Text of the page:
Bull Island

The day began with a fascinating briefing on Bull Island beside the Interpretative Centre with the marram grass all around us.

After the briefing we headed down the causeway to view the mudflats and surrounds.

Here, standing with our back to wind, we were given an interesting briefing on the birdlife of the mudflats and the surrounding area.

Our visit to the island was grounded in its beauty and the sense of wilderness that pervades it despite its location inside Dublin’s busy city boundary. We exited the island at 12.30 and travelled to St Anne’s Park close by.

St Anne’s Park

Here we were taken to the Walled Garden and given an interesting guided tour of the Perennial Border, the Chinese and Physic gardens and the Shell House.

We were then taken to the Rose Garden where we were briefed on one of the most famous rose gardens in Europe and given some advice on planting roses.

Finally, we visited the PEACE TREE dedicated on the 29 September 2017 in a ceremony that included the Brass Quintet of the Royal Norwegian Navy Band, Holy Faith Transition Year students, the two St John the Baptist churches in Clontarf and the staff of St Anne’s Park. Here there was a short poetry reading marking the importance of peace. (1) The day was closed by the Superintendent of St Anne’s Park giving a brief history of the park and thanking all those who had been involved in the day.

As we walked away from the Peace Tree the rain began to fall. None of us then knew that Russia would invade Ukraine a few hours later and brutally shatter the peace of Europe and the world that has been so long in the making.

This peace must now be remade and slowly but surely healed in the coming years. Meanwhile, the peace tree stands strong but fragile on the earth.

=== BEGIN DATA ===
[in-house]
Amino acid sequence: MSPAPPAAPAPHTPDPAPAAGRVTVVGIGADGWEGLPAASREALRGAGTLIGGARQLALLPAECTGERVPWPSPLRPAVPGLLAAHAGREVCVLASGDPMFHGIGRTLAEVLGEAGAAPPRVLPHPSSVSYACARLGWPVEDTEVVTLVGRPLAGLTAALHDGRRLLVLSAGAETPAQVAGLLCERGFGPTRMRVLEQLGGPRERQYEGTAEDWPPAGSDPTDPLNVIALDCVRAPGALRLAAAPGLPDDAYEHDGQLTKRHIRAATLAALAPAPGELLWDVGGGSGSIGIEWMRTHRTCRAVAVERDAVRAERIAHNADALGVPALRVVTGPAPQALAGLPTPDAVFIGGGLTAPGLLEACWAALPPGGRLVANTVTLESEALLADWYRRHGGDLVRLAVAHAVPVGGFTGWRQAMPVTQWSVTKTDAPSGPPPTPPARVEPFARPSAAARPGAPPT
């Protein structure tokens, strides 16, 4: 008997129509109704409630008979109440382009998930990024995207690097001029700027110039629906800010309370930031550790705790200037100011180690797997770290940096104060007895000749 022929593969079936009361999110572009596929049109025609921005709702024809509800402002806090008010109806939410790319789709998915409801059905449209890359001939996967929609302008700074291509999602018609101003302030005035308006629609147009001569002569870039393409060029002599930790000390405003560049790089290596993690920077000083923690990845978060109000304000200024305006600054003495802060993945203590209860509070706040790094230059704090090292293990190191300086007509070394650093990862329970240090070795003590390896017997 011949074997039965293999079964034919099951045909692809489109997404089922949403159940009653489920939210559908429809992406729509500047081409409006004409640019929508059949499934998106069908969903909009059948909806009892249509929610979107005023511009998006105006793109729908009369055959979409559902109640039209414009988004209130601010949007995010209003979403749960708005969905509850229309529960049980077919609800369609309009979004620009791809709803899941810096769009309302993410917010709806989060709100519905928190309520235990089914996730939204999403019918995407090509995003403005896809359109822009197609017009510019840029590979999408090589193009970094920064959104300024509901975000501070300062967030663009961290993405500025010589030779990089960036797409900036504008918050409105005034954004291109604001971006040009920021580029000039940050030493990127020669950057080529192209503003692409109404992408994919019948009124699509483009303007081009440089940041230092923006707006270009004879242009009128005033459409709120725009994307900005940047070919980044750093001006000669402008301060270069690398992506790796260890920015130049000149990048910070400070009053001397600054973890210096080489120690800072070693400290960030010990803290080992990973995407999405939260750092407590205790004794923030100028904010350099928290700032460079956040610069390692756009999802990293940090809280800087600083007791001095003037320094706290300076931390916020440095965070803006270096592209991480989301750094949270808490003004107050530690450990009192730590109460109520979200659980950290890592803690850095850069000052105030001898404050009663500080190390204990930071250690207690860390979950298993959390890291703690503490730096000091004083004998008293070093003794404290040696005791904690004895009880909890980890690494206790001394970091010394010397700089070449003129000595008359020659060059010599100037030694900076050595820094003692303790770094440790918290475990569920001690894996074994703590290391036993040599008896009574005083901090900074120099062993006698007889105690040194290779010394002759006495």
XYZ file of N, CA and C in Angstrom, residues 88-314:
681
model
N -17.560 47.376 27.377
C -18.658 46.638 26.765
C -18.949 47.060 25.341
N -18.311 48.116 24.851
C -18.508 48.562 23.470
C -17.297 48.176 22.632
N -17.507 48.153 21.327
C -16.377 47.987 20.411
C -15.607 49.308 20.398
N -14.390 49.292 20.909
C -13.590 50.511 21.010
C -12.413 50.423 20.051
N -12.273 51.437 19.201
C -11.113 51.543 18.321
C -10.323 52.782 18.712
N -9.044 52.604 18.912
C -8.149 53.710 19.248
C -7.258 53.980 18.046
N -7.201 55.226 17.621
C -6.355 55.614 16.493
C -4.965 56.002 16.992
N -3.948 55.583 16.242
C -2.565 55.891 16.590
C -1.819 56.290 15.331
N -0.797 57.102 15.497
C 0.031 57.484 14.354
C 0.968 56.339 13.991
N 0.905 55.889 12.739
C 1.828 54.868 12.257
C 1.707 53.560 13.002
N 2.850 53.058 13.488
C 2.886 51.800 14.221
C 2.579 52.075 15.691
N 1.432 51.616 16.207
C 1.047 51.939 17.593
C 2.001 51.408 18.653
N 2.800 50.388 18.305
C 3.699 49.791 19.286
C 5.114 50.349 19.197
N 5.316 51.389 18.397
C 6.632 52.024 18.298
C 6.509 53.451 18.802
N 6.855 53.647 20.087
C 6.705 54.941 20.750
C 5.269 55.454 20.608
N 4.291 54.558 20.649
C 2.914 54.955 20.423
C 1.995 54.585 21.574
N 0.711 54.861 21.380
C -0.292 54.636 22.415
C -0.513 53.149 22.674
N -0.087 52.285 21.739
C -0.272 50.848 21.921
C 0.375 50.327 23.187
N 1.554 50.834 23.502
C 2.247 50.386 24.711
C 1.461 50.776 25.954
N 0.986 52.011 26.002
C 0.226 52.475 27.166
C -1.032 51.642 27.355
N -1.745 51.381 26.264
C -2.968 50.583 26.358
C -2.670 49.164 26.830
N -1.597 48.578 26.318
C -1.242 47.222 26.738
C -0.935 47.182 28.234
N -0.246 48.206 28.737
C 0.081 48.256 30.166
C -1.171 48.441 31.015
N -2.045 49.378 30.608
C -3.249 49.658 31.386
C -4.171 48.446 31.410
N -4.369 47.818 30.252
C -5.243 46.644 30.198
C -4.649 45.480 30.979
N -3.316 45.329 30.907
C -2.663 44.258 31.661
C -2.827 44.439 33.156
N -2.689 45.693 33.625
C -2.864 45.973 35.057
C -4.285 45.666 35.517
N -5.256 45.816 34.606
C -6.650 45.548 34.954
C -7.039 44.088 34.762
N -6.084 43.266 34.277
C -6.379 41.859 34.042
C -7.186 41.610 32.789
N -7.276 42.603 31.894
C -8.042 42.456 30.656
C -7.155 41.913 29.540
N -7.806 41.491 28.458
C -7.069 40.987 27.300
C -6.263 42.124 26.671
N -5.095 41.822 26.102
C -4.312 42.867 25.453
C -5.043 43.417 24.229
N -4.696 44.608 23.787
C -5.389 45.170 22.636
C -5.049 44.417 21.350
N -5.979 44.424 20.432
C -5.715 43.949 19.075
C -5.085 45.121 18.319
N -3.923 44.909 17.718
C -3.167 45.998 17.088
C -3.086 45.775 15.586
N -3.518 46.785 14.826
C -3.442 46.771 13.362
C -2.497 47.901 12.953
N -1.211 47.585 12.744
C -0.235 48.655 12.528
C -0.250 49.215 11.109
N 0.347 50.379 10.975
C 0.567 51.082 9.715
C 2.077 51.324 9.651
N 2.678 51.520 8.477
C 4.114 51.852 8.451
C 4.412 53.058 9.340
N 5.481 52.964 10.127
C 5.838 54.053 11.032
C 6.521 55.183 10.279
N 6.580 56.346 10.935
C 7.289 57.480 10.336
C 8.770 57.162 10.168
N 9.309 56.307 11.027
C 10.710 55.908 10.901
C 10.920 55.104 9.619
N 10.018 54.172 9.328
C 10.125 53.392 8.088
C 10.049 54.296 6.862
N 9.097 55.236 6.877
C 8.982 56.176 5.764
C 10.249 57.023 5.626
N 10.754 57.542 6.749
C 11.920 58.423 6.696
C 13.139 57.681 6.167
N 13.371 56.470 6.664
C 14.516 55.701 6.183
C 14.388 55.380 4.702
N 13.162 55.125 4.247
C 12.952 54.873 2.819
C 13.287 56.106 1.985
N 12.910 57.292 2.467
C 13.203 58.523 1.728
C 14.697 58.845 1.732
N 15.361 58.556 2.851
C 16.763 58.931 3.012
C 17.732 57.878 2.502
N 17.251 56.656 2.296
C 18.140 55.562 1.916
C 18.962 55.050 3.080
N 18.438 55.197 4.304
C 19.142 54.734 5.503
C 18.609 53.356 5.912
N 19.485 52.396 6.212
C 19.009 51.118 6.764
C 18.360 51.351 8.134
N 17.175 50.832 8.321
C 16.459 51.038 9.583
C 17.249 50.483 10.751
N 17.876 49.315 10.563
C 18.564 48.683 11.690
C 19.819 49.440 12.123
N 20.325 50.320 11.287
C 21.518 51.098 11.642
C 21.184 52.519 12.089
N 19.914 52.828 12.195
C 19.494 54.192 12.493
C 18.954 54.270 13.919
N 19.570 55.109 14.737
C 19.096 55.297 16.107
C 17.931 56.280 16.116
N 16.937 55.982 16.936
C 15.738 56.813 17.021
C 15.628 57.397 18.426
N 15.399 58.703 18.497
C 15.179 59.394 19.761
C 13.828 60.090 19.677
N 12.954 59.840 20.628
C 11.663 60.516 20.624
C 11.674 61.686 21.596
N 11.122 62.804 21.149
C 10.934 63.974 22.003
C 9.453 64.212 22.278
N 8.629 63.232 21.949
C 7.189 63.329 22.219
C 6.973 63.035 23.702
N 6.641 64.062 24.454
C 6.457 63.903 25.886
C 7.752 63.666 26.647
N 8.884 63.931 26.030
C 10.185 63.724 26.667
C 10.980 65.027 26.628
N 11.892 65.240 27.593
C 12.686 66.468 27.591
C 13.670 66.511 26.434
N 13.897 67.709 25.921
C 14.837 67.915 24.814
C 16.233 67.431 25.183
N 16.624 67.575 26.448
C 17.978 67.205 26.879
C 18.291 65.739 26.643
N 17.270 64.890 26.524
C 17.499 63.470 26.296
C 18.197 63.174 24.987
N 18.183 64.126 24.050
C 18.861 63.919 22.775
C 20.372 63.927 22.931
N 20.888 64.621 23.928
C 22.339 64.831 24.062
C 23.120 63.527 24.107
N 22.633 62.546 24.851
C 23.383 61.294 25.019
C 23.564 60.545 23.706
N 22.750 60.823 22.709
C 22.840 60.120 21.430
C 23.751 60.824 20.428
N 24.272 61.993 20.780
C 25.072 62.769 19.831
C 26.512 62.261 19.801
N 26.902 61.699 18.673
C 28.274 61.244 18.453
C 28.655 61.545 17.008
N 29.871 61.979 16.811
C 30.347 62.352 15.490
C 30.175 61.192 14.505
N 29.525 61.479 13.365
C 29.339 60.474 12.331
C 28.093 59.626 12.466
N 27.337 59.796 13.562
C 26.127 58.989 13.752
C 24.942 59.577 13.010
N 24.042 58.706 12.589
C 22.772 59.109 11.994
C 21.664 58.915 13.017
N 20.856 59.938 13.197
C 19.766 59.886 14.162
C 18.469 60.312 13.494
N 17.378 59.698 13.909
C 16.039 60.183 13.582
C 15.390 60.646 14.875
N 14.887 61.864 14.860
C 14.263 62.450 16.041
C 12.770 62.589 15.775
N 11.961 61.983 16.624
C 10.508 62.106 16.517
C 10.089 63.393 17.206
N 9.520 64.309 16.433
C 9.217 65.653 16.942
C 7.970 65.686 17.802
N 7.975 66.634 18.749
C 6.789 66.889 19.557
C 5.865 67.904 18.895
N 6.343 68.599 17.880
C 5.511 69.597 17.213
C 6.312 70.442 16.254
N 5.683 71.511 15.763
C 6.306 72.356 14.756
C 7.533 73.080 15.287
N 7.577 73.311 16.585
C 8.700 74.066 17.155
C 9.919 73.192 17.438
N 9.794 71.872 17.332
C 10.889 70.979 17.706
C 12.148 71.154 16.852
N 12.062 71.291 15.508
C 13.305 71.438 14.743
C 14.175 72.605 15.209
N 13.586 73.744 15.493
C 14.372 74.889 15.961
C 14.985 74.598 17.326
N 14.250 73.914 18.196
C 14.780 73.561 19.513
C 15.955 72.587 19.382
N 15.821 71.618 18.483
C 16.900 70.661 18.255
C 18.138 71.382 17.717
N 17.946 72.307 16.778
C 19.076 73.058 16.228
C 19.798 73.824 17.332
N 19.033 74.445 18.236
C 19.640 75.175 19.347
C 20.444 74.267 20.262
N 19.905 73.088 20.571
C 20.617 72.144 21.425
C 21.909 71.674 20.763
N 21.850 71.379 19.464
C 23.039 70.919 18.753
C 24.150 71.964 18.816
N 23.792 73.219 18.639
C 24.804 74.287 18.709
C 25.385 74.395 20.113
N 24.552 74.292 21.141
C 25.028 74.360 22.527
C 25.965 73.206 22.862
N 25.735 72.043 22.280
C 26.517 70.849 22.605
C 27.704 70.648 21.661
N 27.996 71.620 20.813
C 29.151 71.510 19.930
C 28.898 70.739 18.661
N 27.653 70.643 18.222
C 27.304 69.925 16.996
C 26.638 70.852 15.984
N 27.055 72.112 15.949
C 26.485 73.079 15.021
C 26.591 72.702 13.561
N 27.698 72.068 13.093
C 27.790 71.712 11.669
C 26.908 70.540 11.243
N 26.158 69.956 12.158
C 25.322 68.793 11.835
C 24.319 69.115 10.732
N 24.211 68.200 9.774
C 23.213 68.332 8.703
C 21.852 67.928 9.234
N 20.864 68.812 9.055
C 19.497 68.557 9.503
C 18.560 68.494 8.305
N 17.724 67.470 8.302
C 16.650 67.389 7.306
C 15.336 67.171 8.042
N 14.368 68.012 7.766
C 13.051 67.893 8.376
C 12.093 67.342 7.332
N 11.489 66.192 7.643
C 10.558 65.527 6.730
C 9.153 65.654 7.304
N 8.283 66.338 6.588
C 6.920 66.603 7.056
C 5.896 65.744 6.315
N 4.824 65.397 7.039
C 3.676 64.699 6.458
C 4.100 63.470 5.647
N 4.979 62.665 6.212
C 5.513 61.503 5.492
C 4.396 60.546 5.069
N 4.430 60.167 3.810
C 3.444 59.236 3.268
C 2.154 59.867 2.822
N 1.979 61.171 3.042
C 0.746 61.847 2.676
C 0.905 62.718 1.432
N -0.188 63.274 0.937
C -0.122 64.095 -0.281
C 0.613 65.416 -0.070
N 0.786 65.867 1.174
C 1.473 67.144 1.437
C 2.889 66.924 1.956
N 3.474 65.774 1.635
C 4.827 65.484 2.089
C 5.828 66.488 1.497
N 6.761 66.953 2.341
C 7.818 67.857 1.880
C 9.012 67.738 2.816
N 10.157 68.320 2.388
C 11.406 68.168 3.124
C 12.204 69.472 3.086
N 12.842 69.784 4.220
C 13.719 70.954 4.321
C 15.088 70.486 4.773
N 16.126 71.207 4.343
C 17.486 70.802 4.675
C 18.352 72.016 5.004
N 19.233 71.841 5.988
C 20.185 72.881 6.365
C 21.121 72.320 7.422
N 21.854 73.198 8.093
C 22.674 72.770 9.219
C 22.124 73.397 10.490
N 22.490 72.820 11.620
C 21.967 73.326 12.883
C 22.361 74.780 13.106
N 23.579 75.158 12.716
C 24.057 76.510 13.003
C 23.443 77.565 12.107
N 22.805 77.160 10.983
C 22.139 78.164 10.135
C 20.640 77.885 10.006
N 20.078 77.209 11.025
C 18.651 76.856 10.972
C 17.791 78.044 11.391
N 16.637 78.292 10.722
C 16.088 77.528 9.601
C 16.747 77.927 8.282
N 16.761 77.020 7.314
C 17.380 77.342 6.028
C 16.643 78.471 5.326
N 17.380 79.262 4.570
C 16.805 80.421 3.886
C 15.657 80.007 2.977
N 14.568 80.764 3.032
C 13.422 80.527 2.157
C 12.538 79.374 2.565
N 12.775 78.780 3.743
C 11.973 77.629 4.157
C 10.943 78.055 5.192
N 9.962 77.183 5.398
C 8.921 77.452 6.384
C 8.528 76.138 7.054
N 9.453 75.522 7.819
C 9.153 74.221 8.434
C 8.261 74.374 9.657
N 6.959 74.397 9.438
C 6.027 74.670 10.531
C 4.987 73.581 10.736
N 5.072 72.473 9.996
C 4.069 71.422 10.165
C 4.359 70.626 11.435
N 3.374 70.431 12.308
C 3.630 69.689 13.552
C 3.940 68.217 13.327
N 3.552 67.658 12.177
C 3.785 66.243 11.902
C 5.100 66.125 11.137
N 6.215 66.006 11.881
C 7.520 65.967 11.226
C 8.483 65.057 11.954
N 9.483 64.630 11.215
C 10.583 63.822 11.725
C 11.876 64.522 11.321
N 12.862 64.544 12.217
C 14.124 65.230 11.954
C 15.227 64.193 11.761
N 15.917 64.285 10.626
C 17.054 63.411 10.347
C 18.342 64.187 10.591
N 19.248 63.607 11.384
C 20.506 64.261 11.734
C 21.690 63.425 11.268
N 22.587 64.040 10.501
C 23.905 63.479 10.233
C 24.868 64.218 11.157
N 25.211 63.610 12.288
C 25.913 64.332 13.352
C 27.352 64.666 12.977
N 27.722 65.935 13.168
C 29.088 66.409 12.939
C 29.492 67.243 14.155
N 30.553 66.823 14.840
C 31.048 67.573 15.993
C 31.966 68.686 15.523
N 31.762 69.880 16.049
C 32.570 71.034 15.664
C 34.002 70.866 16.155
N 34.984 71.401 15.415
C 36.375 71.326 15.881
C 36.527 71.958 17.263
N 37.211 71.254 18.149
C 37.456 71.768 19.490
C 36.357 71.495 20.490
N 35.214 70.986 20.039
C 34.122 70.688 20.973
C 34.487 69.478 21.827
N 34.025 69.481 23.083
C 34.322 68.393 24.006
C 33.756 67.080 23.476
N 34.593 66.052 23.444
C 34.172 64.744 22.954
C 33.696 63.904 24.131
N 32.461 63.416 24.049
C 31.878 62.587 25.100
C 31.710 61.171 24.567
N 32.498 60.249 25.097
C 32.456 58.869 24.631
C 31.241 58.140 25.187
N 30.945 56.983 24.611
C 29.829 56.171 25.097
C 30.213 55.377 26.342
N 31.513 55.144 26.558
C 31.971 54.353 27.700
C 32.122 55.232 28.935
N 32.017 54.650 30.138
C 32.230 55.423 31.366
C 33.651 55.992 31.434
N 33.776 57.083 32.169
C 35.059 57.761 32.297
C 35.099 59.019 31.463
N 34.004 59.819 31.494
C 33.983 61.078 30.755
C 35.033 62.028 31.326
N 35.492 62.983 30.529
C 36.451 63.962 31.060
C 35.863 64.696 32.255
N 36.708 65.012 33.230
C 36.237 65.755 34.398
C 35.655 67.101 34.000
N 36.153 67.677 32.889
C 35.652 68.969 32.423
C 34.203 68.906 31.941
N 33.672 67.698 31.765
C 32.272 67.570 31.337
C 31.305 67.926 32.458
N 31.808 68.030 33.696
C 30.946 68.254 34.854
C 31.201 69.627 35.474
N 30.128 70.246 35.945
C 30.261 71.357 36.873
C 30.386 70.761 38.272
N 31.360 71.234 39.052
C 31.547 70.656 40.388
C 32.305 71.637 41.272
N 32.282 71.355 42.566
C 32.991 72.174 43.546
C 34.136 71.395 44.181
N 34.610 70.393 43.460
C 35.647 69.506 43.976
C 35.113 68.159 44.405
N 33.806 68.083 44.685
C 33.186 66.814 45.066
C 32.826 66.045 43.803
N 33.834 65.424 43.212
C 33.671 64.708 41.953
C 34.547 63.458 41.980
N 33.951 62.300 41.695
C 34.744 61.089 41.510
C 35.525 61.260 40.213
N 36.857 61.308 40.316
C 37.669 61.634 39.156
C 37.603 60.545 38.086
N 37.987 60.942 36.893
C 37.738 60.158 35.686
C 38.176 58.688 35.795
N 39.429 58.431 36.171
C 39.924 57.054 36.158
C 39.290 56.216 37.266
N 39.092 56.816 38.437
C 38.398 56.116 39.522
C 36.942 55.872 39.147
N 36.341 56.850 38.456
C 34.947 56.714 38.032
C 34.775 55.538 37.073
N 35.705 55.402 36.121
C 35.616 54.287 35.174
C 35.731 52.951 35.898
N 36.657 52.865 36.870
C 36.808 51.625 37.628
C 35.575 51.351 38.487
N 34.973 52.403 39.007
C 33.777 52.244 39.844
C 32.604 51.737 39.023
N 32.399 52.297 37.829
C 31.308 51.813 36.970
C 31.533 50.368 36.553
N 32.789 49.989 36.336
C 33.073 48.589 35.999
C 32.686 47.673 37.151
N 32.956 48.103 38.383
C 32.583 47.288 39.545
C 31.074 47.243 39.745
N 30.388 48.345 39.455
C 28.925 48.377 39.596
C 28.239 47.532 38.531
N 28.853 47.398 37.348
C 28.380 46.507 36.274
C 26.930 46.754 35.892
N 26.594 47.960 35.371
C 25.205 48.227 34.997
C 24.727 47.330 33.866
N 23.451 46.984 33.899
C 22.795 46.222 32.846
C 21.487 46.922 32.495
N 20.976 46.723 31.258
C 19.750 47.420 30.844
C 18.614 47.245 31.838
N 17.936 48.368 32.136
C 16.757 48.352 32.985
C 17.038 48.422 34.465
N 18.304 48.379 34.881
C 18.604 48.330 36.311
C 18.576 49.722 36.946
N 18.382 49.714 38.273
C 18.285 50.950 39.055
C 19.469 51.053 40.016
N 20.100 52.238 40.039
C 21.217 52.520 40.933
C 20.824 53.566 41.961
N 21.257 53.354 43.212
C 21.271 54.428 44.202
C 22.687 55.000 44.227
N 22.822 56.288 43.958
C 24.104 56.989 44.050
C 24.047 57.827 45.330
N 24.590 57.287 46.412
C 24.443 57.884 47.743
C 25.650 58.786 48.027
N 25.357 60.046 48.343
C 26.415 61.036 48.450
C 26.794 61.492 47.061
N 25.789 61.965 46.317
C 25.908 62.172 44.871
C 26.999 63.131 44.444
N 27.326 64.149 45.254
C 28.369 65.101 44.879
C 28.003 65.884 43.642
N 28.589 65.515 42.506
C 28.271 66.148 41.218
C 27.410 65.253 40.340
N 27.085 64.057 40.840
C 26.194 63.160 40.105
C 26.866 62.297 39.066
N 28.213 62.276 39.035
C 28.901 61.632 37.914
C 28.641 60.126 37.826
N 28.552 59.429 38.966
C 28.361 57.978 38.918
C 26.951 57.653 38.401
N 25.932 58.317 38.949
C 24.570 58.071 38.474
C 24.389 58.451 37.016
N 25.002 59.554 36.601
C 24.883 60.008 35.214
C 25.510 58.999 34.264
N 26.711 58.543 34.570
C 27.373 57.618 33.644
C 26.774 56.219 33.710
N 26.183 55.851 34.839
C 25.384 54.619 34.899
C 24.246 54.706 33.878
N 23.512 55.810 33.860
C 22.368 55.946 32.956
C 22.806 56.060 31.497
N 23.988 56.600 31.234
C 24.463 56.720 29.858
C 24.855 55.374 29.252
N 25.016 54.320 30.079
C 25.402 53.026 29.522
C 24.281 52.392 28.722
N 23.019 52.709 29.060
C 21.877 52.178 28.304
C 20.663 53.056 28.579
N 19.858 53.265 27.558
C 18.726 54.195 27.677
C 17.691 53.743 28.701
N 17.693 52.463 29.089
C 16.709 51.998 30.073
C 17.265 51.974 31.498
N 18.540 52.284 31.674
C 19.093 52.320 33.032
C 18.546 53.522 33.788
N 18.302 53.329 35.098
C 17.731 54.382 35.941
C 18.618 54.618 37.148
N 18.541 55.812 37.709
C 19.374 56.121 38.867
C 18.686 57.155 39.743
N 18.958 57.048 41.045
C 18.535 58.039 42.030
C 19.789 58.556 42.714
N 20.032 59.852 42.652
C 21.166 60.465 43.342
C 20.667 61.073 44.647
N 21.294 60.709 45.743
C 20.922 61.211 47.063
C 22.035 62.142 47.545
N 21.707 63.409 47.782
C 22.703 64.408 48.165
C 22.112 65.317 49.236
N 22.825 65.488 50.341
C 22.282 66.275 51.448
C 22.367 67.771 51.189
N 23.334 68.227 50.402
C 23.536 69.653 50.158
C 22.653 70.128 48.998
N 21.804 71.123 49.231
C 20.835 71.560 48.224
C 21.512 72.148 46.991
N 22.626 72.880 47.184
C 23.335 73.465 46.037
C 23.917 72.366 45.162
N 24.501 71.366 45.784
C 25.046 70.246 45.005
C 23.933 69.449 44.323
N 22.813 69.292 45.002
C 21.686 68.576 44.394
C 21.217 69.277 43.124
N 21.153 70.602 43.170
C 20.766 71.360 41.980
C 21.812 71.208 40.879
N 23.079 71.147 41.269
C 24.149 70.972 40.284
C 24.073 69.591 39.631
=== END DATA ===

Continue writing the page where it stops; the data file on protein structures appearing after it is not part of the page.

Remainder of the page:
(1) Three poems were read: The End & the Beginning by Wisława Szymborska, and Time and The Path by Anto Kerins.

Pat Corrigan, Manager of the Interpretative Centre, Bull Island
Joe O’Reilly, District Parks Manager, Dublin City Council
Brian McMahon, Brendan O’Connell, Brid Conroy and Brendan Keogh of St Anne’s Park and Sean Byrne.


The North Bull Island Nature Reserve is one of the most important city wildlife spaces in the world and the most designated site in Ireland. As a National Nature Reserve, it is an important area for wildlife and is strictly protected for nature conservation and designated under the Wildlife Act. All wildlife and habitats within the Bull Island Reserve, both on the island itself and inter-tidal areas, are protected by Irish and European Legislation.

The Birds of North Bull Island – Dublin Bay site is a very useful resource. The Birdwatch Ireland site provides a wide range of helpful and interesting information on Ireland’s birds.

Saint Anne's Park has a variety of beautiful woodland walks and gardens including its rose, walled and other gardens along with its Millennium Arboretum and various other interesting features.

It also has a fine collection of trees and a small river which travels across it. In addition, it has facilities and space for various activities including GAA, soccer, tennis and golf.

Dublin City Council (DCC) is proposing to build a new Discovery Centre on Bull Island. Anto Kerins undertook a review of the proposal and the potential impact the development may have on the wildlife and ecology of the nature reserve. Read here.